[Republicans]made it harder on themselves because the party leadership can't control the base's tactical radicalism. Of course, the flip side of this strategy is that, by nominating extremely conservative candidates, Republicans maintain very tight party discipline among the members they do elect. Democrats are much more prone to nominate moderates in swing districts or states. This means Democrats have more seats than they "should" have, but they also have a more fractious caucus.OK, the question, or rather questions. First: do you think Chait's description is correct -- that Republicans have become "tactical radicals"? Second: do you agree with Chait that the likely results are fewer GOP seats, but a more unified Republican conference in Congress? Third: how do you feel about the trade-off?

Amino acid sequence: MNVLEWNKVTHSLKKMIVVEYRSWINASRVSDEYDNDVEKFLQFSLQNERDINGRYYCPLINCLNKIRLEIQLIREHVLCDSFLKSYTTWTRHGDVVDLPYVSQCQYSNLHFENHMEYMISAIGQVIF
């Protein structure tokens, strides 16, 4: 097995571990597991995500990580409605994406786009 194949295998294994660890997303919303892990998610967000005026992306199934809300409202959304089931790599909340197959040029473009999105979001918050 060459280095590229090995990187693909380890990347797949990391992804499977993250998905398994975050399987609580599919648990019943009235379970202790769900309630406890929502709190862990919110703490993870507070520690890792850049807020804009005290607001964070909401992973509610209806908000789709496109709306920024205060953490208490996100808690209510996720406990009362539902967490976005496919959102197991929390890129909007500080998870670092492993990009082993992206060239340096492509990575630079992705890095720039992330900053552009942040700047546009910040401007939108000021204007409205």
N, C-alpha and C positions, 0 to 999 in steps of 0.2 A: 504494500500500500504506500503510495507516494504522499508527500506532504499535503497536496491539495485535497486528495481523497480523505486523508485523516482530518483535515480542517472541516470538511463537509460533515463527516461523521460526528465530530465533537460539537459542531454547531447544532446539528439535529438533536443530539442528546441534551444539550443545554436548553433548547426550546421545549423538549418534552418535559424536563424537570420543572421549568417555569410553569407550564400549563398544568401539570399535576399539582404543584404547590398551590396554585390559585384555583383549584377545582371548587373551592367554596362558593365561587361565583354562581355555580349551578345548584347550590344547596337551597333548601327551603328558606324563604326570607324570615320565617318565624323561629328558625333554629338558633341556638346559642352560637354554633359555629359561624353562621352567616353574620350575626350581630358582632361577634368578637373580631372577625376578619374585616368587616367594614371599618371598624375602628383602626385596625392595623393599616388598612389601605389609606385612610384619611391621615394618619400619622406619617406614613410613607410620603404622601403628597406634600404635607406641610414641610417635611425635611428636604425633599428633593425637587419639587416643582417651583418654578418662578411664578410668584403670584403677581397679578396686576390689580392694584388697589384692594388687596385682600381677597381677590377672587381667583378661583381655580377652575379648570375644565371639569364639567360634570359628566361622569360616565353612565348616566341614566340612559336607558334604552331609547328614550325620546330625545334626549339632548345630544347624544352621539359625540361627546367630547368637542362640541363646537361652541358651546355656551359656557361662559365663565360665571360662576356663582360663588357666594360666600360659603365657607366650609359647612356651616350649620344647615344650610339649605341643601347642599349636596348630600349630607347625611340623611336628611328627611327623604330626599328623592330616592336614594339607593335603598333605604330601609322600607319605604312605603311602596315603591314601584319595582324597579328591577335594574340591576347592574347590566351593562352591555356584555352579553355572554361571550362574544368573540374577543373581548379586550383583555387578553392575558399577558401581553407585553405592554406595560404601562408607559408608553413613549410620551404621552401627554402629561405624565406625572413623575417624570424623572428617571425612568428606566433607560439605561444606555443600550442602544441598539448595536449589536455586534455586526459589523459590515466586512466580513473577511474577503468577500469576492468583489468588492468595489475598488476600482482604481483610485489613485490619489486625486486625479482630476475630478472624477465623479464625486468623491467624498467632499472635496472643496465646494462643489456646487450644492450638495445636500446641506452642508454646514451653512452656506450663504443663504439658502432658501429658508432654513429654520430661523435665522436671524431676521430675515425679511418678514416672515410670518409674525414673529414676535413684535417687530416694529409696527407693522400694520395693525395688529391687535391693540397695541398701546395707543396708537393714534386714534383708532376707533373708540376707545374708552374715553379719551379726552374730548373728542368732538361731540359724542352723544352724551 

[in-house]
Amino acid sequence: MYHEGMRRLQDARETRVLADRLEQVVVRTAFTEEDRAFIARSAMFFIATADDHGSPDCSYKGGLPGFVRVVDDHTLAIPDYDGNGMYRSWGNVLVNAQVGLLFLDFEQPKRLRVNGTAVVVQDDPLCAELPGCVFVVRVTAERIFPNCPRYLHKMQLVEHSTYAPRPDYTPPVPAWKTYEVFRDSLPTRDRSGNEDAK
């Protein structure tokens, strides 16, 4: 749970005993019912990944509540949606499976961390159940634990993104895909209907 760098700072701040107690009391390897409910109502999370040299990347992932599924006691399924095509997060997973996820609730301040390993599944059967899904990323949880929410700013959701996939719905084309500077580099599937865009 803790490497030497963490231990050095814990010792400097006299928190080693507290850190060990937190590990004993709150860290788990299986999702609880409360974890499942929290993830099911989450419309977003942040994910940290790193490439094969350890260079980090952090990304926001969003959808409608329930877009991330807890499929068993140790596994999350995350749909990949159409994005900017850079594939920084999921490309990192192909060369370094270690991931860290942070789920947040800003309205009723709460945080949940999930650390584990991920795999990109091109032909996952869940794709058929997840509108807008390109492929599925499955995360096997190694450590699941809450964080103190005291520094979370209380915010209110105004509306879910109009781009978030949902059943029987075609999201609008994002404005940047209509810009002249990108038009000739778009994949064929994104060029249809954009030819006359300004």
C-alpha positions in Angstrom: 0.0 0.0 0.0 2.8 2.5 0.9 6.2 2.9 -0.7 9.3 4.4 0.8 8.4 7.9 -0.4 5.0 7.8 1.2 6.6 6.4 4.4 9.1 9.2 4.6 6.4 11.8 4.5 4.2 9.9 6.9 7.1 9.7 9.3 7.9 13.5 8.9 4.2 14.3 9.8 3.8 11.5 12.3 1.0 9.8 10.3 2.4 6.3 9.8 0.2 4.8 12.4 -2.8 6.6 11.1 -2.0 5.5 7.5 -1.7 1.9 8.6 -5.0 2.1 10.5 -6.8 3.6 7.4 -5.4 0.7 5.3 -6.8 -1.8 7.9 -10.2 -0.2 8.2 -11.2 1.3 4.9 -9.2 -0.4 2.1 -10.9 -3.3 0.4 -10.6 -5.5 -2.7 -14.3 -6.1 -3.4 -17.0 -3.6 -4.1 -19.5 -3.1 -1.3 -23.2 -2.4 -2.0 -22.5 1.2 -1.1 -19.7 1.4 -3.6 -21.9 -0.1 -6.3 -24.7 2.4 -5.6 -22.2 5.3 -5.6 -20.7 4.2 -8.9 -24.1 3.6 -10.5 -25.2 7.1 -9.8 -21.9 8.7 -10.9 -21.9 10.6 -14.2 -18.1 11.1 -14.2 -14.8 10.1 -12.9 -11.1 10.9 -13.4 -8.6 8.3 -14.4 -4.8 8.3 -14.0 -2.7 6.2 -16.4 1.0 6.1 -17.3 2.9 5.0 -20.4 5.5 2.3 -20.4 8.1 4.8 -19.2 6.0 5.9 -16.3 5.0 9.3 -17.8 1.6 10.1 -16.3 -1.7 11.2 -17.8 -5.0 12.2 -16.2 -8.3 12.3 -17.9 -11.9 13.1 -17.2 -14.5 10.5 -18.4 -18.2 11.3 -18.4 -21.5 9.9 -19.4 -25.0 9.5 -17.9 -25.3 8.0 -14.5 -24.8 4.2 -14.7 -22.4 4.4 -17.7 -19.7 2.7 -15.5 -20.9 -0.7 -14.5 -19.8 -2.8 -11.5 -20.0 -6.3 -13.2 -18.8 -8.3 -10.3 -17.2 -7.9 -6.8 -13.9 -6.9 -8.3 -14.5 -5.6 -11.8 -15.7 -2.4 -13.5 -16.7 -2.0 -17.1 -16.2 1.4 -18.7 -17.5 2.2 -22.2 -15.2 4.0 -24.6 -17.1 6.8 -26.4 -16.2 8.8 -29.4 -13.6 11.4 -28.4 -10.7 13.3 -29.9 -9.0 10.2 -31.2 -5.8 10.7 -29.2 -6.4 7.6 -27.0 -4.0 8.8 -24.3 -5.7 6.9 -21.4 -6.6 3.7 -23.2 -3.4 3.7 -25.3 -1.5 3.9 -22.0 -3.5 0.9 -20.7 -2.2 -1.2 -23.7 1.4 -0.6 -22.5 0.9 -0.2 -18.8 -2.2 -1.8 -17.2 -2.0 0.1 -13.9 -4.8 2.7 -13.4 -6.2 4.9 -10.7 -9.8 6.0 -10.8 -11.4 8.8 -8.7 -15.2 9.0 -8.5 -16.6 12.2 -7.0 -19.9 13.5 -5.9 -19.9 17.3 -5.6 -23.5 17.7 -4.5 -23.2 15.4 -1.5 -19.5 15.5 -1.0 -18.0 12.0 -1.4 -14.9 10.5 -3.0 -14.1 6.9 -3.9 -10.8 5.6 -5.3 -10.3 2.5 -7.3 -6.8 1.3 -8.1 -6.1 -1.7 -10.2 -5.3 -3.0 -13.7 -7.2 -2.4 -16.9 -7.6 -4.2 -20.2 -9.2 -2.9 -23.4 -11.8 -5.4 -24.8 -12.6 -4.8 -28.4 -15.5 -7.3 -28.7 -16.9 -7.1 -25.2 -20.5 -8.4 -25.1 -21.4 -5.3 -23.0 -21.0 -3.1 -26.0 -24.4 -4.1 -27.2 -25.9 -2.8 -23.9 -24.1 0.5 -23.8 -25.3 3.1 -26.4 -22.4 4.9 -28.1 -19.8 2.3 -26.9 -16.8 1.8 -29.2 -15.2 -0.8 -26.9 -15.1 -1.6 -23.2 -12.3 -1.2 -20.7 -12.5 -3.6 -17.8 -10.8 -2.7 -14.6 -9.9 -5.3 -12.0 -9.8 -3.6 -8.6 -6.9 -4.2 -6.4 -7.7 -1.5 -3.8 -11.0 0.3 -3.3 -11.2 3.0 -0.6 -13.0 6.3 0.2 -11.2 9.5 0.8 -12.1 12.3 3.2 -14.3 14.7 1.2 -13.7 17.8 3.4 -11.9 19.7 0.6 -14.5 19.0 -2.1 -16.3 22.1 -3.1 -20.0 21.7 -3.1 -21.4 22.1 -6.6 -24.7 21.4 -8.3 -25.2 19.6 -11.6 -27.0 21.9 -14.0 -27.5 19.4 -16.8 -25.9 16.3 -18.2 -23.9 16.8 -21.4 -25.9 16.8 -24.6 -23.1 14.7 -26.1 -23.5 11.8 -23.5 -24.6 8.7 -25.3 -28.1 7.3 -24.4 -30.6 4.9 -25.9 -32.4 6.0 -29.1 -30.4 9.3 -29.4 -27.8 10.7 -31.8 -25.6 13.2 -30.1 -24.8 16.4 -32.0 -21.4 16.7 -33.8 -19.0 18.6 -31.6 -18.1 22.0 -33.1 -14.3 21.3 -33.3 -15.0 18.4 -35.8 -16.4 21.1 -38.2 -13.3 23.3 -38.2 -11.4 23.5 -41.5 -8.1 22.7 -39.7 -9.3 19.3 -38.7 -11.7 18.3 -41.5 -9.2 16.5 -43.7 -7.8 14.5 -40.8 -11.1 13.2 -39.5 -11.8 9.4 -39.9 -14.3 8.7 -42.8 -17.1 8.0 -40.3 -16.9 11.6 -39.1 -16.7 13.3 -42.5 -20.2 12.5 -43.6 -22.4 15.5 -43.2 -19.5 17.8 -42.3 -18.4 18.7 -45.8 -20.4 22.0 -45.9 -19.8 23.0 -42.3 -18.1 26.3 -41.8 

Sunday, August 8, 2010
Jonathan Chait (smart guy, but certainly a liberal, and highly partisan) has been talking lately about "tactical radicalism," which he defines as "a belief that ideological purity carries no electoral cost whatsoever." He elaborated yesterday: